Among the findings: 10% of college-bound seniors who had planned to enroll at a four-year college before the COVID-19 outbreak have already made alternative plans, and 14% of college students said they were unlikely to return to their current college or university in the fall, or it was "too soon to tell." Exactly three weeks later, in mid-April, that figure had gone up to 26%.

Read more: Colleges Could Lose 20% of Students

  1. Duke celebrates traditional Midnight Breakfast online

The annual tradition of Midnight Breakfast at Duke University still closed out the 2020 spring semester, but from home kitchen tables instead of campus eateries. About 670 students, including about 227 members of the senior class, logged on to special Zoom rooms in the closing hours of April 24 to take a break from studying for finals and spend time together.

A dozen students from East Campus Council, Duke Student Government and Duke University Union had worked remotely for weeks to re-imagine the cherished tradition, distributing recipes, conversation starters and Zoom backgrounds showing campus dining locations in advance. Class councils spent programming funds—unused because of canceled events—to create 250 giveaways, many of which were gift cards bought from Durham-area restaurants.

Read more: Midnight Breakfast ‘Madness:’ Students Exchange Campus Kitchens for Their Home Ovens

  1. Private school’s reopening includes cold lunch in the classroom

Nampa Christian School in Idaho is welcoming students back into its buildings, though with shortened days, modified passing periods and the cancellation of large-group assemblies and cafeteria lunches. The 730-student PreK-12 school may offer a preview of what other schools may look like when they eventually transition back to in-person instruction, though it has smaller class sizes than many public schools.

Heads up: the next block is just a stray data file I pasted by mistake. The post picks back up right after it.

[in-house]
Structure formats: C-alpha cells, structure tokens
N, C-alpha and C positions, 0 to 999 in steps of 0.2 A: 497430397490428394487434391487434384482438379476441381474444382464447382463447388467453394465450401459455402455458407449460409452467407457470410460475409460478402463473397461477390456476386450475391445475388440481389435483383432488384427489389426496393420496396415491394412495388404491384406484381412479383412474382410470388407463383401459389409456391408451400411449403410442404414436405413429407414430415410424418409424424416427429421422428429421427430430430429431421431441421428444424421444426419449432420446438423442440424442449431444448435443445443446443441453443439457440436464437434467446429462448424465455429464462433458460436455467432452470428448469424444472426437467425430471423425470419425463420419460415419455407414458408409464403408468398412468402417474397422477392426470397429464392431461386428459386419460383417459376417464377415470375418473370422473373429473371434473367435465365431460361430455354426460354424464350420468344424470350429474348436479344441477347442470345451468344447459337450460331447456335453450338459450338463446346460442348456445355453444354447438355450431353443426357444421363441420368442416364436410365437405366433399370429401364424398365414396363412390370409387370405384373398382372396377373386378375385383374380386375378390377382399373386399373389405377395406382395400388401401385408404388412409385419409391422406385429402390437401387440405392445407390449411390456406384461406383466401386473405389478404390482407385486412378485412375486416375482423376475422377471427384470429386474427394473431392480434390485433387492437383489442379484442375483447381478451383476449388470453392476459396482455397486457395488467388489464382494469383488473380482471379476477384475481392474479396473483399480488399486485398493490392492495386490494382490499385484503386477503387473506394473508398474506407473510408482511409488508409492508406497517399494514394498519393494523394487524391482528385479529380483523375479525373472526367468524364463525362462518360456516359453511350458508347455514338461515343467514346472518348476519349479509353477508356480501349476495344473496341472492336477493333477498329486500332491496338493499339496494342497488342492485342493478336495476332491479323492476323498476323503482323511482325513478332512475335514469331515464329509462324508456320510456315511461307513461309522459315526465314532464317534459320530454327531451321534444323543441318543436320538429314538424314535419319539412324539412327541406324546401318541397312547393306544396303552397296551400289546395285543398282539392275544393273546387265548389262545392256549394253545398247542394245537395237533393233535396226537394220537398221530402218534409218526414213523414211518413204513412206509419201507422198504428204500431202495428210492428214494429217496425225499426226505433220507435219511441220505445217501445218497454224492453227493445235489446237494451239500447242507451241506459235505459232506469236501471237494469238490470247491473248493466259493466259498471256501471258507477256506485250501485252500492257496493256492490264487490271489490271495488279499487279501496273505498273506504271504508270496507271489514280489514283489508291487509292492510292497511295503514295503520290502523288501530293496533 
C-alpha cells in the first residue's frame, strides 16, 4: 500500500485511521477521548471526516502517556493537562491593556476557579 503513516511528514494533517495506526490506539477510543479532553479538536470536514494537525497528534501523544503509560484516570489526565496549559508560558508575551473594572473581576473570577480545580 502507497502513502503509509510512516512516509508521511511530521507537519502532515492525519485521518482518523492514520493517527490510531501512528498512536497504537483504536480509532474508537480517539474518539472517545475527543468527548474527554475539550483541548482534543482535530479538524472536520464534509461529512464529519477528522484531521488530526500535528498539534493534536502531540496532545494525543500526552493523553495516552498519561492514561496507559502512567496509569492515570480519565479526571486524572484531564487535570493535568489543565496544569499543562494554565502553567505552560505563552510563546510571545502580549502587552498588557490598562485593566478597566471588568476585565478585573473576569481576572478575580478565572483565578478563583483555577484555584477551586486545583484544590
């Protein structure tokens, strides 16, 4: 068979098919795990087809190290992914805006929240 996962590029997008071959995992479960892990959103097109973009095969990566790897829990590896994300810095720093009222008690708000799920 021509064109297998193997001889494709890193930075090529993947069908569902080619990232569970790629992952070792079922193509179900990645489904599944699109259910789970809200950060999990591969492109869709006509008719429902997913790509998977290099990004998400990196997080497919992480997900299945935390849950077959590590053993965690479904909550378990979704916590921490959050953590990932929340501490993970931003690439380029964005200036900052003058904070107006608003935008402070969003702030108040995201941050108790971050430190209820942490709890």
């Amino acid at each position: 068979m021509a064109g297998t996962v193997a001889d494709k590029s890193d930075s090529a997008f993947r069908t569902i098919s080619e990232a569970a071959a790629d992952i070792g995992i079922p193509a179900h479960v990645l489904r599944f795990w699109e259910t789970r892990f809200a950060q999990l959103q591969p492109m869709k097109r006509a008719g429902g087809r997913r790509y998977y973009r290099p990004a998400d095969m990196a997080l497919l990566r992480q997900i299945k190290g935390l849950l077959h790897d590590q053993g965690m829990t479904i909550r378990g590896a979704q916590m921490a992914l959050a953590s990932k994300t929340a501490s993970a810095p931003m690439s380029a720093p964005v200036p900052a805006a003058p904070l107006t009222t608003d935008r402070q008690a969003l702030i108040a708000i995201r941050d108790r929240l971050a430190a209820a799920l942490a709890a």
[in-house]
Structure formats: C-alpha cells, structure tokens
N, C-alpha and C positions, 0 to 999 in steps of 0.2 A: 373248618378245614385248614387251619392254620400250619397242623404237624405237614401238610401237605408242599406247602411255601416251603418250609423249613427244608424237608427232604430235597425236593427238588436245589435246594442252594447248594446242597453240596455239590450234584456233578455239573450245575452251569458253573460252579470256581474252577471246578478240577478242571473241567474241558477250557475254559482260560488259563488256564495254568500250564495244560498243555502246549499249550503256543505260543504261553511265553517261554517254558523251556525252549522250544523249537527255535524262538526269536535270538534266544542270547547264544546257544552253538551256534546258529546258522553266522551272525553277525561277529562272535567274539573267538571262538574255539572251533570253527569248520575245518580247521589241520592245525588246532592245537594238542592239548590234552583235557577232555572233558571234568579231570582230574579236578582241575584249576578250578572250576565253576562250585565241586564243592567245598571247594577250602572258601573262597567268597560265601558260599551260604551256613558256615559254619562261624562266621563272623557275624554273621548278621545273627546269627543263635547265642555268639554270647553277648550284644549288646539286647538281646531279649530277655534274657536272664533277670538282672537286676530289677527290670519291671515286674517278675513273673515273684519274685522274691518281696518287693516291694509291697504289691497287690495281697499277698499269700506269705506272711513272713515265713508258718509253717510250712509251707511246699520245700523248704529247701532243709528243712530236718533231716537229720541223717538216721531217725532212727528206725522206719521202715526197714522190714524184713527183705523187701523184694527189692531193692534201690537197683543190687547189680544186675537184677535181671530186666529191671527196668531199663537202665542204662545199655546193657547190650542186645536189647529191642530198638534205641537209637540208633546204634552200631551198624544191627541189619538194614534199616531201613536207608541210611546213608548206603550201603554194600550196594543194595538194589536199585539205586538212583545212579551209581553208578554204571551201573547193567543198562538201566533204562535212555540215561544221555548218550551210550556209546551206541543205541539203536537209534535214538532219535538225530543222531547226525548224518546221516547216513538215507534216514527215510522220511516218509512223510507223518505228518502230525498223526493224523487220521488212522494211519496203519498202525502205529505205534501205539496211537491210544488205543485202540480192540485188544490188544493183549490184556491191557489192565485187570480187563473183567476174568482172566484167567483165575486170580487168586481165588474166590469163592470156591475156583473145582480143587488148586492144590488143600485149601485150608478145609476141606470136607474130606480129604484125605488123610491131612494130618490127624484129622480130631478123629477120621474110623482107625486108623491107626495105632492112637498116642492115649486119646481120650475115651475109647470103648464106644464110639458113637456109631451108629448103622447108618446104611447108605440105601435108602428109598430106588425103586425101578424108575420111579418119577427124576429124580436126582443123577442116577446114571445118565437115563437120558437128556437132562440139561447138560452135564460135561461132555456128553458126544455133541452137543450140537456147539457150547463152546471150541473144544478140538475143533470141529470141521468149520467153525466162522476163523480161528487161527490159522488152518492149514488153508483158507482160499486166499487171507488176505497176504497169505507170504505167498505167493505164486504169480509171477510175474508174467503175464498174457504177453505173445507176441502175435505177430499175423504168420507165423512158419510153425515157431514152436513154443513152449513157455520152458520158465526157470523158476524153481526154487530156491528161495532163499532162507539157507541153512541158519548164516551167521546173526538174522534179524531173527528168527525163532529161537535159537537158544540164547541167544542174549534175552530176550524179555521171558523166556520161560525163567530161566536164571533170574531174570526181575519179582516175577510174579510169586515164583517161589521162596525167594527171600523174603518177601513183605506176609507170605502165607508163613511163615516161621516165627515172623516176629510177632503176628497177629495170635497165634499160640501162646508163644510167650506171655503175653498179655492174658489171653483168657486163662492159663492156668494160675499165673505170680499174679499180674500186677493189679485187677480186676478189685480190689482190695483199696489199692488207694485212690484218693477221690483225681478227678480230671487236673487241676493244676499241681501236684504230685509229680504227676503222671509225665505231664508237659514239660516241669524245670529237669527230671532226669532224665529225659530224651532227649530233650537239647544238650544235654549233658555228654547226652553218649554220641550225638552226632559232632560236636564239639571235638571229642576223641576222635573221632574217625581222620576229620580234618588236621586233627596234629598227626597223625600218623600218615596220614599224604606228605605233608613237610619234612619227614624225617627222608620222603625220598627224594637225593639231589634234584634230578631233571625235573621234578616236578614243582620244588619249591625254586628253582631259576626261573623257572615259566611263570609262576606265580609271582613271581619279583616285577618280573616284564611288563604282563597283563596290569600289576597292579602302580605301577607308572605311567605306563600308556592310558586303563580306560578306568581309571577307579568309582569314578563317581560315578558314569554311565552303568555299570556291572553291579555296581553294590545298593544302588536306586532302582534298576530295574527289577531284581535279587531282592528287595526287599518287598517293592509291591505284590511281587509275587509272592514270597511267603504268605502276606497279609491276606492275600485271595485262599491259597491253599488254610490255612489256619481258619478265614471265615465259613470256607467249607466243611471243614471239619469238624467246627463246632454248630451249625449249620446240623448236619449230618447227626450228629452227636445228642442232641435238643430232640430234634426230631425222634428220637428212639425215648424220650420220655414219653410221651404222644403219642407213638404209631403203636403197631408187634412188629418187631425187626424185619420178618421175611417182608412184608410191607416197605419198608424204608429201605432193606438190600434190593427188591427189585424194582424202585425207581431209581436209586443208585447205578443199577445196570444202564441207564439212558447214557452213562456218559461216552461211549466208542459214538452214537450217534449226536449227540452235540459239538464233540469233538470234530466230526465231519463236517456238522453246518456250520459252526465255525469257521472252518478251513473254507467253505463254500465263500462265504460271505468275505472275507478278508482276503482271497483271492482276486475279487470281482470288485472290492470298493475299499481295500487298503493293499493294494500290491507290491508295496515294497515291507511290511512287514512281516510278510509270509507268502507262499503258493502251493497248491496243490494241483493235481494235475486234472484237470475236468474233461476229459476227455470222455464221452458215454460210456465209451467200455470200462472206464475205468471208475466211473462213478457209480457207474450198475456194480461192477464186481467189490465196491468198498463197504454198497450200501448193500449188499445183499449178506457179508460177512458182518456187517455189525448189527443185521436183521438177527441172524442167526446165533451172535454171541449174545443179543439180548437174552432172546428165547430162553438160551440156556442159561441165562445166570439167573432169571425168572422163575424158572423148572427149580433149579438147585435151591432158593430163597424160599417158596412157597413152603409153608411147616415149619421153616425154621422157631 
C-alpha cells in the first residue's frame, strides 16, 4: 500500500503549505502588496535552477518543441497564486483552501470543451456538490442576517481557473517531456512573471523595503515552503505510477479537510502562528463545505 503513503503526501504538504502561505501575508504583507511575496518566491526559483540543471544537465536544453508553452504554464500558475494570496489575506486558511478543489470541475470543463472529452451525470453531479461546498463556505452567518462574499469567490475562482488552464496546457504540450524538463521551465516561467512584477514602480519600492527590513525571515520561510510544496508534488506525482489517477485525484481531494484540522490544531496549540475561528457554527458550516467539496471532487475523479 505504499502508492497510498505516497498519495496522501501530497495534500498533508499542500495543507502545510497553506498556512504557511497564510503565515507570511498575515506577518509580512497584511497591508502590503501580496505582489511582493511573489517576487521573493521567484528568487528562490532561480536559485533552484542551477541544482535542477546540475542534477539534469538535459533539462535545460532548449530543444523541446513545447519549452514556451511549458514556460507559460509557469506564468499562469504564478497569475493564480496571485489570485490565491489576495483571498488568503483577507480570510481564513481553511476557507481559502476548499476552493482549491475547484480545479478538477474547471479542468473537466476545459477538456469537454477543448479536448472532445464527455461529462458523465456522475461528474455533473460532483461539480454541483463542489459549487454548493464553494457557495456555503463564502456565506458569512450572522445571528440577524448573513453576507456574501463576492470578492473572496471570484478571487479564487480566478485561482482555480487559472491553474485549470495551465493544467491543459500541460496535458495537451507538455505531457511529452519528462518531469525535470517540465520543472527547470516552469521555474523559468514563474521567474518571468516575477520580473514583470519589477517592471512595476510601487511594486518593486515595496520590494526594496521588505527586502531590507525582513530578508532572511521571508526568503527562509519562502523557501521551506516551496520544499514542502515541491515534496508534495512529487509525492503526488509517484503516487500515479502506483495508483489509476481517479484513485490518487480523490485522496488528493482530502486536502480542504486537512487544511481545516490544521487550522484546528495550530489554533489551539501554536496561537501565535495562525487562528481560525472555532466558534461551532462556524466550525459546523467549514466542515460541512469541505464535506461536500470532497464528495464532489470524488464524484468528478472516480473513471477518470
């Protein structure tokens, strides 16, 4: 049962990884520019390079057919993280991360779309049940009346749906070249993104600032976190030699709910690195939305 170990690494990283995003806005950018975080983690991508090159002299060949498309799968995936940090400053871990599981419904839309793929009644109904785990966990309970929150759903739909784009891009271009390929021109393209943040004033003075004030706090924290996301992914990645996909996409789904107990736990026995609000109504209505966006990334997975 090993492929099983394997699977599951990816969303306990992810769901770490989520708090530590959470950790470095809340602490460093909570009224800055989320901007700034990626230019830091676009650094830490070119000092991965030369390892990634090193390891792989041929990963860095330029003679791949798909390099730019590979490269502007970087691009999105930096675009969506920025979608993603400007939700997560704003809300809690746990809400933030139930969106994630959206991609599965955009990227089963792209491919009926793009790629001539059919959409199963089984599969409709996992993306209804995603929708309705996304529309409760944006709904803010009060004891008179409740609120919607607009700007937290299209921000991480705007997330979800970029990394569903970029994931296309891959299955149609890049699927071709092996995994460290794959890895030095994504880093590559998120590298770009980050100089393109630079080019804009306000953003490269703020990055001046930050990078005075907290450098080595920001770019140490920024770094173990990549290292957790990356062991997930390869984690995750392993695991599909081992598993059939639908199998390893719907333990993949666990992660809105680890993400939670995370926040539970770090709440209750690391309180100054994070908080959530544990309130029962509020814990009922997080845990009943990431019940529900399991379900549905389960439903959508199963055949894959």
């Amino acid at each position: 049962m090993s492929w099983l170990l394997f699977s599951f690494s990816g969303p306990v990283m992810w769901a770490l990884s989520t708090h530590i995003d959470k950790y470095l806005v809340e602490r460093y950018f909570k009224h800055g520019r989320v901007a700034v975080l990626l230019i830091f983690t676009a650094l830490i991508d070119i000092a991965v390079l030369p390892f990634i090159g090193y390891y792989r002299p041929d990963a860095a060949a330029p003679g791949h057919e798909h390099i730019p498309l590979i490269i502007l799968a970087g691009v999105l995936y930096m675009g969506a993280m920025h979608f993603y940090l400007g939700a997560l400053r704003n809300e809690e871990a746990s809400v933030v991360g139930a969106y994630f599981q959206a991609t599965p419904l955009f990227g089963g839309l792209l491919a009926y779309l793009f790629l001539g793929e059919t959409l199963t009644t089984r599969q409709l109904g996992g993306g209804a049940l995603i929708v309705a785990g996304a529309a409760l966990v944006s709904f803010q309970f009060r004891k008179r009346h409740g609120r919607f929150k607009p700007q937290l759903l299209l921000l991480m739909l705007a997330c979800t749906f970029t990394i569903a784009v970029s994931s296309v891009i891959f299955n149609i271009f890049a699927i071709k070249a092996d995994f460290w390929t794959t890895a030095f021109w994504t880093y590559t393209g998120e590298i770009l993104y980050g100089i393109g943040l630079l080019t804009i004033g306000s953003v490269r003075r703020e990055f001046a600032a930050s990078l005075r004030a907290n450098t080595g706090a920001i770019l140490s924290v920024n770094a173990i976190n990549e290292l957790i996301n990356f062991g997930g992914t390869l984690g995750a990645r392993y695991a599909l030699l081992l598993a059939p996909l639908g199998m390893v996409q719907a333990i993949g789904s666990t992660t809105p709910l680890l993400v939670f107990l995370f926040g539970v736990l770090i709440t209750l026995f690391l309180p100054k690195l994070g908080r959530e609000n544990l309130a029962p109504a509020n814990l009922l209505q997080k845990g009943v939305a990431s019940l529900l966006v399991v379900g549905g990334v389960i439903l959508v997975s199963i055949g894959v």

Idaho's stay-at-home order expired on April 30, allowing some businesses to begin reopening. Although public schools are recommended closed for the academic year, individual school districts can choose to reopen if they secure approval from their local health department and create plans for protecting vulnerable staff members, communicating with parents and allowing flexibility for families concerned about the risks of sending students back to school.

Among coronavirus-related adjustments at Nampa Christian are students having to eat cold meals in their classrooms to avoid congregating in the cafeteria.

Read more: An Idaho School Reopens. Are Its Precautions the 'New Normal'?

  1. COVID delays major housing/dining project at UM-Duluth

A $70 million housing and dining project at the University of Minnesota Duluth has been delayed due to coronavirus impacts. Paid for by on-campus revenue and not public dollars, the project includes a 10-story residence hall that would be the tallest building on campus as well as a new dining hall. The 350 new beds were expected to lighten the demand on Duluth’s tight rental market when the new residence opened in fall 2021.

Read more: Dining staff protests University's treatment of furloughed worker

Bonus: Universities in Alabama, North Carolina, North Dakota and Texas announce tentative fall re-opening plans after coronavirus shutdowns

Contact Mike Buzalka at [email protected]

TAGS: Coronavirus